Horni Signal Mfg. Corp.

This page documents the traffic signals made by Horni Signal Manufacturing Corp. of Newark, NJ and New York, NY. Horni manufactured all sorts of mechanical equipment for civilian traffic control, fire alarms, and for military applications from 1924 to 1947.

The Type 250 (mid 1920s)

The Type 950 (mid 1920s)

The Type 491 (mid 1920s)

Solid-Body Hinged-Door Signals (approx .1928-35)

Later branded as “Ruleta”

In New York City, thousands of these hinged-door Horni signals were installed – along with GE signals – in the first wave of the city’s signalization. However, as most vintage signal collectors know, the majority of the NYC traffic lights of this era were actually branded as “Ruleta”. Apparently, Horni sold the molds to Ruleta (an “associated company” to Marbelite ~ click ad on left) at some point – I assume no later than 1938, once Horni had developed their new closed sectional signals (see further below). Given the fairly high ratio of NYC-retired Ruletas versus Hornis we’ve seen in the colleting community, I wouldn’t be surprised if the rebranding actually occurred before 1938. A small number of the NYC signals have also been found branded as “Interflash”, or, like the signal in my own collection, with no branding at all.

By the early 1930s, your municipality could run its modern Horni signals with a super-modern “Vehitrol” actuated control system by Horni (click image on right).

Open Sectional Signals (approx. 1935-1938)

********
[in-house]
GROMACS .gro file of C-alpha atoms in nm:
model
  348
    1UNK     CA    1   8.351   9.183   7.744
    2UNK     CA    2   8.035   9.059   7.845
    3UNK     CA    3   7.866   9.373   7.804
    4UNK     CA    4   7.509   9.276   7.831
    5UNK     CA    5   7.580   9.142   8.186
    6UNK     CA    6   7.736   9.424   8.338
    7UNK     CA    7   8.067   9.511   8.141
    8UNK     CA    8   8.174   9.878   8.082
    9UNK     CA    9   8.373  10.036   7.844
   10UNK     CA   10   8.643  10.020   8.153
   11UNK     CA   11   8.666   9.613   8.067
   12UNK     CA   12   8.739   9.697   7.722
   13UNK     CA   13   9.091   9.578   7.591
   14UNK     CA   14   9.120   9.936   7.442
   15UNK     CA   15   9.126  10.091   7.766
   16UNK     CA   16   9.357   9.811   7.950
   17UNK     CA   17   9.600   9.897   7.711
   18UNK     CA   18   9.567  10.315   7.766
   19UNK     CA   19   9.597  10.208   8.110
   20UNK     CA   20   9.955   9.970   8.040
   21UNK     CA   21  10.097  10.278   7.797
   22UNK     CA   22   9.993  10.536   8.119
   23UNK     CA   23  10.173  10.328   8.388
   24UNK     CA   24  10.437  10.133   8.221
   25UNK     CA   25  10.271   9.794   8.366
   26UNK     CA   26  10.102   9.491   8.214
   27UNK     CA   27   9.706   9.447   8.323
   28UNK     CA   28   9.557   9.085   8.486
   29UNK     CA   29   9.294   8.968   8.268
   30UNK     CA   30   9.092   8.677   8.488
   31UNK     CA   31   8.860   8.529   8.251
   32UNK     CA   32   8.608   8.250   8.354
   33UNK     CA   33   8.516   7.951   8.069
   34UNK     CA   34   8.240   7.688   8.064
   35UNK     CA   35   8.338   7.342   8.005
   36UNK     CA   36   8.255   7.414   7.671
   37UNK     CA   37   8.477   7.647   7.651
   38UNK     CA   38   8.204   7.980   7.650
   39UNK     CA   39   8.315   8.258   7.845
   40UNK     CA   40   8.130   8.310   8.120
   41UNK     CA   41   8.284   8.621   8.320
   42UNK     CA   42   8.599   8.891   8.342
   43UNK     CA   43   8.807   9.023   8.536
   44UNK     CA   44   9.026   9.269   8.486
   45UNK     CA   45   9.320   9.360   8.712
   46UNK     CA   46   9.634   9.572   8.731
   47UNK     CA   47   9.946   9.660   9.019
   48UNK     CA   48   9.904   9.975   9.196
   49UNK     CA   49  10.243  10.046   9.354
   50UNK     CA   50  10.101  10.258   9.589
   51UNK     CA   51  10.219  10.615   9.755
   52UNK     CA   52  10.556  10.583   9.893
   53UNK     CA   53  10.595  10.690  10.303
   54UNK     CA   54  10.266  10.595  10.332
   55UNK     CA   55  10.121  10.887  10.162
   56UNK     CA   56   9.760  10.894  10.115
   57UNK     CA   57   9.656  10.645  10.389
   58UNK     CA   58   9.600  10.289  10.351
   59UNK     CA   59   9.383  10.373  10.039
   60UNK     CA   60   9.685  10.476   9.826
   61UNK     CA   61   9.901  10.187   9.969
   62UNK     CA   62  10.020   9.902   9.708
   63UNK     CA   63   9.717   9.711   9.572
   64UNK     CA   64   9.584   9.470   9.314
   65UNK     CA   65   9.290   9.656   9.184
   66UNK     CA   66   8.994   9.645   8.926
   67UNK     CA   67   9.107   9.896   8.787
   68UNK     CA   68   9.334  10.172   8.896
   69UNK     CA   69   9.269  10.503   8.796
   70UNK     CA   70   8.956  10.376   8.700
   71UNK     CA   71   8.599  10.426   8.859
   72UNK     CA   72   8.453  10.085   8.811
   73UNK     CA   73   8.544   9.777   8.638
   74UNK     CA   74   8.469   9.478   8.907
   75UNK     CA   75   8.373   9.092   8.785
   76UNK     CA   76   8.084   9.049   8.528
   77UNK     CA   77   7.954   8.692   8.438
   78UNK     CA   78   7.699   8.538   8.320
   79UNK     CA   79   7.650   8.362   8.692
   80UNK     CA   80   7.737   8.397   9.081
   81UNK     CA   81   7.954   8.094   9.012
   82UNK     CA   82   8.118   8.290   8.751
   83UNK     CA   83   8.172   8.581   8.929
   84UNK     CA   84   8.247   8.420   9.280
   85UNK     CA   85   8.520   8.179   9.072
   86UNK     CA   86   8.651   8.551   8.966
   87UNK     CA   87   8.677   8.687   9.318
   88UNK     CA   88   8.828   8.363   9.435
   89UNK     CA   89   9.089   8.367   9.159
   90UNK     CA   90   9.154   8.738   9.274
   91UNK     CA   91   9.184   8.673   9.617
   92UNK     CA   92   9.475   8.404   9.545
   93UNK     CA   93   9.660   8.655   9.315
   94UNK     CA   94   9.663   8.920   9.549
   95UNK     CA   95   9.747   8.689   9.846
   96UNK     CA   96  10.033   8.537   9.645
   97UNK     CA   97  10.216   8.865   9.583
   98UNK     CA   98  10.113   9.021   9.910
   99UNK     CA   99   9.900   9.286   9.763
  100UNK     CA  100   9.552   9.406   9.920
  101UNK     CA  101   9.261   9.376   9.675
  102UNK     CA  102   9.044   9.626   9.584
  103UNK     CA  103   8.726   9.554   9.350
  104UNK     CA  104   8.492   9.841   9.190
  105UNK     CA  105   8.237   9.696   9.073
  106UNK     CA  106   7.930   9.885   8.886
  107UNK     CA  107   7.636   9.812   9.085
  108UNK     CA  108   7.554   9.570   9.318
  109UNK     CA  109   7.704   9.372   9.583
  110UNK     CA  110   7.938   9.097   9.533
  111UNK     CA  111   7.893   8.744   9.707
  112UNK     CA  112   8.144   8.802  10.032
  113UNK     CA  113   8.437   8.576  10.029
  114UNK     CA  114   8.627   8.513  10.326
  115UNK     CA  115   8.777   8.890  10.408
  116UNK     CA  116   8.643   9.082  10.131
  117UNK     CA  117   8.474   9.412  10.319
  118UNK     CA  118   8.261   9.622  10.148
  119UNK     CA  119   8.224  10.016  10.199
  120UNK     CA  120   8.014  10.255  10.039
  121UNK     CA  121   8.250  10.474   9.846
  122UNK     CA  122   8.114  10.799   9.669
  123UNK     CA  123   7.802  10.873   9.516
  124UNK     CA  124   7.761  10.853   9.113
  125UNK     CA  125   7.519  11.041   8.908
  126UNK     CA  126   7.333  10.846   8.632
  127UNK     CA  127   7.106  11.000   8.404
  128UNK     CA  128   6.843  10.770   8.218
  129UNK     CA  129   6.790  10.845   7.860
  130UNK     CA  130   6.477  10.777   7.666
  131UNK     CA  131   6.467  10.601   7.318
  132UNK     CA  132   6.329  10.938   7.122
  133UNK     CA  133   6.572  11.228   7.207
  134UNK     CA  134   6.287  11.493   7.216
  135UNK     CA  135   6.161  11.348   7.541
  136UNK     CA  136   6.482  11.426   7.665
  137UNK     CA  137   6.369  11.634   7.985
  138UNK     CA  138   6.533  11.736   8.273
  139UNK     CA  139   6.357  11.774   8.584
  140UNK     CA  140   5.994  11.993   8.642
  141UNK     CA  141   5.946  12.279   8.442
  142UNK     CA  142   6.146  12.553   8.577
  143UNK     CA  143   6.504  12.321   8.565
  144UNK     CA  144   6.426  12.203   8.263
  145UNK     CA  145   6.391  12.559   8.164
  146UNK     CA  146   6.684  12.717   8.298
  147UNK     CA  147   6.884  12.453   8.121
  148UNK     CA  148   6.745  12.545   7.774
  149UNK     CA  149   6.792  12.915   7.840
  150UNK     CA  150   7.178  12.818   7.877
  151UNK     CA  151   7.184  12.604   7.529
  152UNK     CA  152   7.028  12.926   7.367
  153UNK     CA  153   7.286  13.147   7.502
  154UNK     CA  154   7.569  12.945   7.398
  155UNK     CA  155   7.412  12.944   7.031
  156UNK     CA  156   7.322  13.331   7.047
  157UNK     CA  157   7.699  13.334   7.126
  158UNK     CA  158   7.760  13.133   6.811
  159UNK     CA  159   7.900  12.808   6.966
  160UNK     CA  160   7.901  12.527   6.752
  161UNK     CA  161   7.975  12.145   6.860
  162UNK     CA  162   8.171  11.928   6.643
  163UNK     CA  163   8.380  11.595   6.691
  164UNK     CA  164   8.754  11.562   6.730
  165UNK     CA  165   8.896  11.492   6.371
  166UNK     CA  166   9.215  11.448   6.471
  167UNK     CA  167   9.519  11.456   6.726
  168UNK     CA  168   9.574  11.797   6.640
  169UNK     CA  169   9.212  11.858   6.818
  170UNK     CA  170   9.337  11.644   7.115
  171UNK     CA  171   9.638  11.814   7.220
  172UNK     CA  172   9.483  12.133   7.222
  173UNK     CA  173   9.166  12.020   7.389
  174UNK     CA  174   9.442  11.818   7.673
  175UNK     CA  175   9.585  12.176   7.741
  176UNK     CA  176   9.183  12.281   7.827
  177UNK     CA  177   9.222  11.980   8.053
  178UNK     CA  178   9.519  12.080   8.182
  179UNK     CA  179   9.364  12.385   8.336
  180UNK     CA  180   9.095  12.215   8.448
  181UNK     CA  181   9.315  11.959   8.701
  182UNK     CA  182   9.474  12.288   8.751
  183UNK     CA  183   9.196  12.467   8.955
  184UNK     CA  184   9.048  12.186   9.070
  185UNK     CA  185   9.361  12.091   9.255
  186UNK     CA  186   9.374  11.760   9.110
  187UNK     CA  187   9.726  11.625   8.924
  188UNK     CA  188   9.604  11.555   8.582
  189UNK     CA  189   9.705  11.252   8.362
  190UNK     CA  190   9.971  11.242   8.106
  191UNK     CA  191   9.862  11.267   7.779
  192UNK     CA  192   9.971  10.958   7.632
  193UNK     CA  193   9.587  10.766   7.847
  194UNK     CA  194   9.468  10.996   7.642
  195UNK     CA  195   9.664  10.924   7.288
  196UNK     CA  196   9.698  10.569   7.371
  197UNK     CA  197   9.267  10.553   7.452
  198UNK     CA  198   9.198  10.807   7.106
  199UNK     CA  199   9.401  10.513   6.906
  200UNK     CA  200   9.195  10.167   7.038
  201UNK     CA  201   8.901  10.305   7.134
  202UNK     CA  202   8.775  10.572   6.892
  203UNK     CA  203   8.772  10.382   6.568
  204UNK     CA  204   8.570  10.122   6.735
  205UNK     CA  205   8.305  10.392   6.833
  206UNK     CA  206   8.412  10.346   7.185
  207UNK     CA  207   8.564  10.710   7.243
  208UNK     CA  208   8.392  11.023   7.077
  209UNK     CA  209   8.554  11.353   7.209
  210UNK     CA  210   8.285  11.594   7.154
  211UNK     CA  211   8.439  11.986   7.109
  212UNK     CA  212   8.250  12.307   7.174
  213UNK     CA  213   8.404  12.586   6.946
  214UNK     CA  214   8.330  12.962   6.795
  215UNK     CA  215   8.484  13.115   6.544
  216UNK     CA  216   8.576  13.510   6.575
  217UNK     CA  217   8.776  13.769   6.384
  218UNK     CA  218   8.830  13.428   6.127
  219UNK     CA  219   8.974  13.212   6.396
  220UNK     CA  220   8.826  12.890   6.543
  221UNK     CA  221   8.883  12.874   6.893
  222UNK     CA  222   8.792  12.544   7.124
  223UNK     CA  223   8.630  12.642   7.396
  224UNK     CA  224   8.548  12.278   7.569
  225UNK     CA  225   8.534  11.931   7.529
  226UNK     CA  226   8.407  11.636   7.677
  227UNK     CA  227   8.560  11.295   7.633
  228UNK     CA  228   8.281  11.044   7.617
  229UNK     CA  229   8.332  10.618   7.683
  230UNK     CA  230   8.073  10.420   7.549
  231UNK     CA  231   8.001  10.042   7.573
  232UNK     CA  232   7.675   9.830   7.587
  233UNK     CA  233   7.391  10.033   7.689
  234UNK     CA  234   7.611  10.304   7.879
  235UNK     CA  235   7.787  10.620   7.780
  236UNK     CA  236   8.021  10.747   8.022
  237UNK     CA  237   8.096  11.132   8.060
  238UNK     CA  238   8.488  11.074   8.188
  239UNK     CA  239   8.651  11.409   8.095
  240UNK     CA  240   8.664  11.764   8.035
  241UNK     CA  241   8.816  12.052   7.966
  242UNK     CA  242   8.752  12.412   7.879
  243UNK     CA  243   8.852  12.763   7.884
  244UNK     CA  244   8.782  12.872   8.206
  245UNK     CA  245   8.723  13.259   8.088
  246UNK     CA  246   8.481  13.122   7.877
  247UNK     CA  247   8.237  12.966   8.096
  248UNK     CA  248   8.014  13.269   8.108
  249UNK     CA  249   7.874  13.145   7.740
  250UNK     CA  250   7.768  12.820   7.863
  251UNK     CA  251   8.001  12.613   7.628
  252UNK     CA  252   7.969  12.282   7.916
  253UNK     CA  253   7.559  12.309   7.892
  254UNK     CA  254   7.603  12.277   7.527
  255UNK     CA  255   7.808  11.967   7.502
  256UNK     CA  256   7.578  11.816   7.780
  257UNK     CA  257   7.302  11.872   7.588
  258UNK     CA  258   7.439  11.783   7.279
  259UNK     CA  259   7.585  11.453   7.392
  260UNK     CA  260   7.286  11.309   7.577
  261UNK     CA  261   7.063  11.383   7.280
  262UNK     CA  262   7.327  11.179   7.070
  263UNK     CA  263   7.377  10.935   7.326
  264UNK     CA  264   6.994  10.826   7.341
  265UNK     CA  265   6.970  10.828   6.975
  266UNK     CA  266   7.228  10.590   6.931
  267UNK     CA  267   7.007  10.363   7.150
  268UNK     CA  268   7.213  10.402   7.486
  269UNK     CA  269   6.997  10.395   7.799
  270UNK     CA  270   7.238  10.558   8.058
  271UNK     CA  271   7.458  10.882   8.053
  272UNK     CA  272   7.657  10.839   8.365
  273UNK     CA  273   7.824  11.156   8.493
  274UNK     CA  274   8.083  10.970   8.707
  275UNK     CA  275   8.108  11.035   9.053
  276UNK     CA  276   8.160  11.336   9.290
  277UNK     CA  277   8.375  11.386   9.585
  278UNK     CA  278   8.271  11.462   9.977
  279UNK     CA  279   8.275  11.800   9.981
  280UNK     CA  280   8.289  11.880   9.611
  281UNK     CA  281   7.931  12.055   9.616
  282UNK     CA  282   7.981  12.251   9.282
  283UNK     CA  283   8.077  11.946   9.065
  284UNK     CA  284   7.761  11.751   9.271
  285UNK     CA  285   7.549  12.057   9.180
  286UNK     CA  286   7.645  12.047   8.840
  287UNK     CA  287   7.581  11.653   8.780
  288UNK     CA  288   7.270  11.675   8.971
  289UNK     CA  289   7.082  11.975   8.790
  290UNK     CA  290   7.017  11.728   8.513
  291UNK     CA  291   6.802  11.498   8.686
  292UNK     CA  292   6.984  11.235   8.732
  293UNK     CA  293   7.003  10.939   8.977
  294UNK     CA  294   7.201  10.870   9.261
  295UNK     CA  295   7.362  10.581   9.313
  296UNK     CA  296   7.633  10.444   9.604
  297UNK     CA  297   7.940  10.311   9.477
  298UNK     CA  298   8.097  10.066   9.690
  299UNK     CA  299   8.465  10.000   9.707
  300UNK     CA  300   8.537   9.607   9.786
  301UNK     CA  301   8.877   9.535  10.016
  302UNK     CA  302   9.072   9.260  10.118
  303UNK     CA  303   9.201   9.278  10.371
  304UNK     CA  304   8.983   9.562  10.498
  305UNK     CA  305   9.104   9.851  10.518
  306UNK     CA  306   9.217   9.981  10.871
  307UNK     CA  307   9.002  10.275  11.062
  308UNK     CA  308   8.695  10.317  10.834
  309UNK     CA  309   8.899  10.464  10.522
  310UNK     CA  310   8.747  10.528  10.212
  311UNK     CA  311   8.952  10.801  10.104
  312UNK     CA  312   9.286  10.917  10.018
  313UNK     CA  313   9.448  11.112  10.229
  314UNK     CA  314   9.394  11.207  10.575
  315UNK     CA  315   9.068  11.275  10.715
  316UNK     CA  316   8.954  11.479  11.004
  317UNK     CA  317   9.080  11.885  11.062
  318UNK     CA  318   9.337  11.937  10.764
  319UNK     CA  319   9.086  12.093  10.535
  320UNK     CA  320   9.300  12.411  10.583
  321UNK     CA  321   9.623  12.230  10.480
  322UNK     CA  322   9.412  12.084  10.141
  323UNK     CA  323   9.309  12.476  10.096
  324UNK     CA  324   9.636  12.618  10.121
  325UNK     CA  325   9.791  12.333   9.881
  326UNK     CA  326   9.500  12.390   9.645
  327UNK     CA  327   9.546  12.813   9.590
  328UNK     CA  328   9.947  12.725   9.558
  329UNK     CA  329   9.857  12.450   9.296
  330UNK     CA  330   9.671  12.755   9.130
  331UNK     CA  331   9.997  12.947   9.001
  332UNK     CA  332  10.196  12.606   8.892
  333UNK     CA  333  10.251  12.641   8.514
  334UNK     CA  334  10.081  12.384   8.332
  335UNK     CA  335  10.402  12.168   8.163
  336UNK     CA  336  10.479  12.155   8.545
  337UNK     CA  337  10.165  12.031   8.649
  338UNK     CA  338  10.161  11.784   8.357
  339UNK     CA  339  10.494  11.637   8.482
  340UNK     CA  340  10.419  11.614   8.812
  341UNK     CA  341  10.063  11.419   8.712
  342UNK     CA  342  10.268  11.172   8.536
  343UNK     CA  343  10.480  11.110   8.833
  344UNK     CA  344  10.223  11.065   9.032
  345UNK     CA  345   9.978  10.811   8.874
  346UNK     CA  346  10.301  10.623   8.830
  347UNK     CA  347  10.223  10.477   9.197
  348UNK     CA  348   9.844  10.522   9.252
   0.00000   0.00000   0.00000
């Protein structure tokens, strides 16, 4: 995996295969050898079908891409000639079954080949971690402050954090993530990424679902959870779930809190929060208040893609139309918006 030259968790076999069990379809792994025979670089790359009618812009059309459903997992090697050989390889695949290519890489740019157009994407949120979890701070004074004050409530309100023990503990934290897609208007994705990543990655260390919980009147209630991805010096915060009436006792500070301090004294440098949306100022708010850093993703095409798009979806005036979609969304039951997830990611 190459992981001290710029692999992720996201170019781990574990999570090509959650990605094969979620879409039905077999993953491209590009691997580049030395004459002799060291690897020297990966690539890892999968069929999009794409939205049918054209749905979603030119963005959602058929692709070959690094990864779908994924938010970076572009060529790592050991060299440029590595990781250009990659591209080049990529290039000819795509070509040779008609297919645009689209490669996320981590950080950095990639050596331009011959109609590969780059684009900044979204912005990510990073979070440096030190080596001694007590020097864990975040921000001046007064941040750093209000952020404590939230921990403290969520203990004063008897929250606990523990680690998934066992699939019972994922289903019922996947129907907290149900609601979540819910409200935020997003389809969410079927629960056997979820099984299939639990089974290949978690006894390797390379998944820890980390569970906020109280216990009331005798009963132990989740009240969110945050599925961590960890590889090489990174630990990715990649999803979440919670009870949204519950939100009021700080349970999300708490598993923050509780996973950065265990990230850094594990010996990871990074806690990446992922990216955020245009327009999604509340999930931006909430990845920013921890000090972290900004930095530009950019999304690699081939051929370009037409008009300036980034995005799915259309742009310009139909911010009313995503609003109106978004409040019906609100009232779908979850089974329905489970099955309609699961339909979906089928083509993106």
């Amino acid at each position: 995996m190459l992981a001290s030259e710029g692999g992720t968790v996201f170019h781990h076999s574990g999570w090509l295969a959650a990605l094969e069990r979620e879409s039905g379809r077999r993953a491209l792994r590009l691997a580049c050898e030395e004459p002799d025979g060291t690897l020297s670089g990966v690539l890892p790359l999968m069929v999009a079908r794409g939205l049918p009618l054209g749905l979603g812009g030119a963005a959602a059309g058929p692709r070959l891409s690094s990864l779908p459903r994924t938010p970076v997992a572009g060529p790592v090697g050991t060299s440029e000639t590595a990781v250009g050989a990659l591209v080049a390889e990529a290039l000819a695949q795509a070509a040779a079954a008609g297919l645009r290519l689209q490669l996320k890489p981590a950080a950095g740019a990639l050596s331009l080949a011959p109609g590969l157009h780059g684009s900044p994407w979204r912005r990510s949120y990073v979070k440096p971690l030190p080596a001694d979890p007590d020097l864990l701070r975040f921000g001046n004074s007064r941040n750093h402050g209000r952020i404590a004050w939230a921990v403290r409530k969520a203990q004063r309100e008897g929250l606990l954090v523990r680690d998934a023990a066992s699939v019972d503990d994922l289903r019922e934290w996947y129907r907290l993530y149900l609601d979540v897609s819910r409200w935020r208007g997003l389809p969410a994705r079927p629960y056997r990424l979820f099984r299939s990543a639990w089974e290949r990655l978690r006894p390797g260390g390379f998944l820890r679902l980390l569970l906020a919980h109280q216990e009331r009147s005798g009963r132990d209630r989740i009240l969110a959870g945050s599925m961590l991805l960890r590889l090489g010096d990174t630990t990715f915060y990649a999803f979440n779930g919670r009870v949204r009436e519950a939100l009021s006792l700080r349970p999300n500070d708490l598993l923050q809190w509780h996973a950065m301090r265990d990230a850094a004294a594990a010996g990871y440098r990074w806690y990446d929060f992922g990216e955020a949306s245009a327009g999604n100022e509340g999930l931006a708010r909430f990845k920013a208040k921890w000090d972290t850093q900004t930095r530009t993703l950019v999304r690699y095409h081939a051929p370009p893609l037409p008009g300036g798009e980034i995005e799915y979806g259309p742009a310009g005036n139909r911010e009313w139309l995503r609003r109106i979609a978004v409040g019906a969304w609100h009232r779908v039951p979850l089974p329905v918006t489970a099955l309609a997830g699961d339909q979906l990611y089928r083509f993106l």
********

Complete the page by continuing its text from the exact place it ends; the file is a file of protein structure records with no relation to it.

Closed Sectional Signals (1938-1947)

In 1938, having recognized a good idea in General Electric’s “Groove Back“ signals, Horni followed with their own closed sectional design that did away with tie rods and end plates.

Exterior features (single-face heads only):

  • Each housing section has a gracefully tapered cross-section.
  • The sections are bolted together through three drill points on the top and bottom.
  • There are sixteen dimples surrounding the bottom wire entrance hole, apparently to allow for variable positioning of one section from another (carriage bolts would be necessary for this). I have not seen this done.
  • The Horni script logo is on back of each section, with a small dimple above and below.

Exterior features (all heads):

1. “Lipless” doors have raised hinge bosses and sit into the housing.

2. The lens collars are 1″ deep.

3. The sheet metal visors are typically (not always) “tunnel” style, with a straight profile (i.e., not sloping away from the light). The visor length is slightly greater at the top than at the corners.

Interior features:

  • Doors are seated in a groove around the opening with a wick gasket.
  • Reflectors are medium thickness glass with a deep bowl shape.
  • Reflector frames are 3-leg cast baskets, hinged on the back of the doors, and embossed HORNI TC-19145 by the socket sleeve. The frames were trimmed down at some point in time; note the difference in frame thickness between the two photos above.
  • A brass retaining wire bolted to the door keeps the reflector frame secured behind the lens.

Bakelite Signals (WWII aluminum rationing)


While heavily involved in wartime procurement contracts, Horni continued to produce traffic signals during World War II. While some manufacturers opted for steel in lieu of aluminum, Horni is the only brand that I know of that produced a war-time signal made of Bakelite (with steel visors). These ultra-rare Bakelite Hornis have been seen by a few contemporary collectors, including this light that still serves in East Rutherford, NJ.

Horni most likely resumed production of aluminum signals when the war ended in 1945, but they would be bought out by Marbelite by early 1947.


Horni Signal was on a successful trajectory while traffic signal demand was skyrocketing after World War II, so why did Horni fold and sell out to Marbelite in 1947? Undoubtedly, the nefarious habits of its owners contributed to this bad fortune. Credit to Randy Trezak for sending me this 1946 NY Times article about the shady Horni brothers.